NASA Images Show Extreme Devastation in Haiti, Caused by Hurricane Matthew

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This image shows the town of Les Cayes, Haiti. The first, greener image, was acquired Sept. 26, 2016, while the second image was taken Oct. 12, 2016 – after Hurricane Matthew ravaged the town.  (NASA)

    Story HighlightsAfter Hurricane Matthew hit Haiti, NASA captured shocking imagery that showed the devastation from above.

    When those images are paired with photos of the same areas taken before the hurricane, the differences become even more obvious.

    Large hurricanes have the power to change landscapes forever, and nowhere is that more true than in Haiti following Hurricane Matthew.

    The tropical cyclone came ashore in Haiti as a Category 4 hurricane, wiping out virtually everything in its path, especially along the coast. NASA recently released three before-and-after images of different areas along Haiti’s coast that were hit hard by the storm. In each photo, you get a view of how much devastation Matthew caused to the developing nation.

    In the image above, NASA’s pictures illustrated the damage to the town of Les Cayes and surrounding areas. In one picture, it’s clear to see the green vegetation surrounding the town. But in the second image, crops and other green spaces are wiped out from the storm’s strong winds and flooding.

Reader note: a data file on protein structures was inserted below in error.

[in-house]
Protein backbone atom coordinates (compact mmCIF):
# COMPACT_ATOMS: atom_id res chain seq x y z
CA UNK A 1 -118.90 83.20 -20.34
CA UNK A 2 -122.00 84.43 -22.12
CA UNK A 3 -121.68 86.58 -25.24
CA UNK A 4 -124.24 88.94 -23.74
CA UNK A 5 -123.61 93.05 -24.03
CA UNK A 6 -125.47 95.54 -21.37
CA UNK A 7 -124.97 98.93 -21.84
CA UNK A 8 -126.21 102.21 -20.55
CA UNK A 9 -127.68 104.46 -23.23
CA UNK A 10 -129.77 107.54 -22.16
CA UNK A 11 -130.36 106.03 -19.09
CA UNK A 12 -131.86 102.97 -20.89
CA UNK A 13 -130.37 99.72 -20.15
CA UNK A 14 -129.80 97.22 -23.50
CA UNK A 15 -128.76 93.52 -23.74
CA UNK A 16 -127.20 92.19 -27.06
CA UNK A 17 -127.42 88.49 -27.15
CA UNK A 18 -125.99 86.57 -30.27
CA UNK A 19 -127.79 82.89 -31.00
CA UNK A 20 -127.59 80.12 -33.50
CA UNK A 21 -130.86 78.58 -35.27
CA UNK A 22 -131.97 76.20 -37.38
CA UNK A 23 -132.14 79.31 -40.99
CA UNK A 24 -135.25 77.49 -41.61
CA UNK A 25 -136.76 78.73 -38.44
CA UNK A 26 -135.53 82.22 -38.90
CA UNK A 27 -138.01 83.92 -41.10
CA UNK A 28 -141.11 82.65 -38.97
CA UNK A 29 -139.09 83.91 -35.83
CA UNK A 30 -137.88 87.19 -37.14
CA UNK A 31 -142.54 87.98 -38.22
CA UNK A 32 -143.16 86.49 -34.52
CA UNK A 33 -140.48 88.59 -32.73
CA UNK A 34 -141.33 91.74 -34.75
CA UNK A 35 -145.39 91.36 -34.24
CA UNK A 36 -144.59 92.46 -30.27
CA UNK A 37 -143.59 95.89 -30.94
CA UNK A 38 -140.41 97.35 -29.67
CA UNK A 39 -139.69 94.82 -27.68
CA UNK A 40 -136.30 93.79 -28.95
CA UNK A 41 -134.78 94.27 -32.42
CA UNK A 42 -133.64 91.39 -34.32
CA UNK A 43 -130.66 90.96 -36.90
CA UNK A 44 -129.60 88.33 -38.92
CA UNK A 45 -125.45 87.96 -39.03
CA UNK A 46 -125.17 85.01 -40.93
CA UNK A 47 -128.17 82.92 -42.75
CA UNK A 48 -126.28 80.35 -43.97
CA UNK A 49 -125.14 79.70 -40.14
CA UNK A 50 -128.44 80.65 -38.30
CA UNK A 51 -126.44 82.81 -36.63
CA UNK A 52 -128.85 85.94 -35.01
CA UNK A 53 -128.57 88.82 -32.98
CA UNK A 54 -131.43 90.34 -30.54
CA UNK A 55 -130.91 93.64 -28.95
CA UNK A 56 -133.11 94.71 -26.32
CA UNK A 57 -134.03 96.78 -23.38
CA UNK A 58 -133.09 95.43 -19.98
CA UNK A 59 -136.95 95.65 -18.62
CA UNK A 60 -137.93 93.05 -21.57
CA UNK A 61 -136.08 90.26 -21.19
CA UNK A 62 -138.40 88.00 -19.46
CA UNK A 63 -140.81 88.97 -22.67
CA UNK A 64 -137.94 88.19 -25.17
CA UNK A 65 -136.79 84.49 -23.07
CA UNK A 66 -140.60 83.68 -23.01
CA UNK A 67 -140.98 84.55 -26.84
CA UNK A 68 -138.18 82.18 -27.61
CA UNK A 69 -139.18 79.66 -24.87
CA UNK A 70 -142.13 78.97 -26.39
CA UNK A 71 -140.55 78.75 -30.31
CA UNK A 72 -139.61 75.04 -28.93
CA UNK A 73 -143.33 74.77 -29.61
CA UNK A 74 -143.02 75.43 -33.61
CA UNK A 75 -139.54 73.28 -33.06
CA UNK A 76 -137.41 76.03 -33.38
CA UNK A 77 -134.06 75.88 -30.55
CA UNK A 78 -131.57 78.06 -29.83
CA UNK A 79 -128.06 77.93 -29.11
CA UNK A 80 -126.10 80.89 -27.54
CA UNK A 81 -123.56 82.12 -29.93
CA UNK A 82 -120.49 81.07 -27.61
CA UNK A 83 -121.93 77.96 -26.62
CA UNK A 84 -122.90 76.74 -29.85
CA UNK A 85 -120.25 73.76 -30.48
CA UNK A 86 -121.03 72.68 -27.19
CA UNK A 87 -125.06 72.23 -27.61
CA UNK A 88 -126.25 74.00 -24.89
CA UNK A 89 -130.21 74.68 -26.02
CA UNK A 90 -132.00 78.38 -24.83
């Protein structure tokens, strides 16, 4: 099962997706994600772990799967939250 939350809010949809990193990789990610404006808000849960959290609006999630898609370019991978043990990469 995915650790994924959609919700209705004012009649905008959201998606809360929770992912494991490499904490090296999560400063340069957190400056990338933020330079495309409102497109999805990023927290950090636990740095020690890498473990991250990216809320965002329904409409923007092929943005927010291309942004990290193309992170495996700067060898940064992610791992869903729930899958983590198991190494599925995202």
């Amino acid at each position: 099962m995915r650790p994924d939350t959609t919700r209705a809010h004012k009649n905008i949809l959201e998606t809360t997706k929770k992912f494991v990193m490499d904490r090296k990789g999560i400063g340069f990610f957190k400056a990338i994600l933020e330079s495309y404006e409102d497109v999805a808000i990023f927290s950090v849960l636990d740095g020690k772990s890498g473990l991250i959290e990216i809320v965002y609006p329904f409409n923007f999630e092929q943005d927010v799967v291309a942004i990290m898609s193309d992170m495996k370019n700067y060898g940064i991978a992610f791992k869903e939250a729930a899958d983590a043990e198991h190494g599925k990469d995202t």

In the town of Nan Fort, the story is very much the same. The first image, taken in late September, shows a dry coastline and homes that are still intact. In the second image, the entire coastline is flooded and most of the homes are destroyed.


      Finally, in a side-by-side photo, it’s possible to see the swollen Cavaillon River and lots of sediment dumping into Flammants Bay after the hurricane has passed.

      Typically, this is seen in the aftermath of a tropical storm or hurricane as floodwaters move toward the coast, taking debris and other objects out to sea.

      (NASA)The images were captured by the Operational Land Imager aboard the Landsat 8 satellite.

      “You can see from the change in ocean color that a significant amount of debris has been washed away,” University of Oxford ecosystem scientist Alexandra Morel told NASA. “I would conjecture that a good amount of topsoil, which Haitian farmers can’t really afford to lose, is likely a large contributor to that.”


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